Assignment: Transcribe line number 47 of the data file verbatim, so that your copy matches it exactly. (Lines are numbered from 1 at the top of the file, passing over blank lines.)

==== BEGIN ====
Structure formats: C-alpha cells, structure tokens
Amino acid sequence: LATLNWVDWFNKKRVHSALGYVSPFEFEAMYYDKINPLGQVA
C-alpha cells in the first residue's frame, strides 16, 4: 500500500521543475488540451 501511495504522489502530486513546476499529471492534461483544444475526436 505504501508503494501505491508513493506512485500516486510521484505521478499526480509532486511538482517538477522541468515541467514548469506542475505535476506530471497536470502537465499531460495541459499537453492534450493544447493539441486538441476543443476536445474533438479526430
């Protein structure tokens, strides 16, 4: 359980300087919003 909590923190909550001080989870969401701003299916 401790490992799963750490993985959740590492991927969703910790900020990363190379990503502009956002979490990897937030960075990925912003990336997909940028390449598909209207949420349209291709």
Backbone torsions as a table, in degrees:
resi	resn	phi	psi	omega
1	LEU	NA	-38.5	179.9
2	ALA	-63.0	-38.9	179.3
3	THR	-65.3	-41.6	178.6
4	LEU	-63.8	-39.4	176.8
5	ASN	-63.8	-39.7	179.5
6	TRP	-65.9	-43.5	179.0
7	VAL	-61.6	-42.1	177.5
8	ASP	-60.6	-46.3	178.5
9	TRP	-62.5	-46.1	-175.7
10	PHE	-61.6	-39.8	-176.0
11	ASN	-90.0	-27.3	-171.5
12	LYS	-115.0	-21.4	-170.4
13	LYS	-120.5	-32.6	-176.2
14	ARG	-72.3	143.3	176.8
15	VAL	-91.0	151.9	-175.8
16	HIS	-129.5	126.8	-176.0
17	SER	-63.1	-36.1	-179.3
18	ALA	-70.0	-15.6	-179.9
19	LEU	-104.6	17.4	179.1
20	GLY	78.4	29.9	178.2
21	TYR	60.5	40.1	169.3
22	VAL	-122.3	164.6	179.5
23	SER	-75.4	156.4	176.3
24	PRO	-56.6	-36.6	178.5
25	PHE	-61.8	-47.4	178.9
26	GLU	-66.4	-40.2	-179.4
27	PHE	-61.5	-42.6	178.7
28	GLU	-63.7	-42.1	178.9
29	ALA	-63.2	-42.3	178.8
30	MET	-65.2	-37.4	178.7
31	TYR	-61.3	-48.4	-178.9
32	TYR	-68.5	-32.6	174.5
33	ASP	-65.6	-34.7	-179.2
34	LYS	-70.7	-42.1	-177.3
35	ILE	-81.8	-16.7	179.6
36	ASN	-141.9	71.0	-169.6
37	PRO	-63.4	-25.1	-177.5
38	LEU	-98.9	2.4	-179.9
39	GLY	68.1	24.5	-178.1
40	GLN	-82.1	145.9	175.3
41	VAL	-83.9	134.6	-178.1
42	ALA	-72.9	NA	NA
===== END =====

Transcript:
41	VAL	-83.9	134.6	-178.1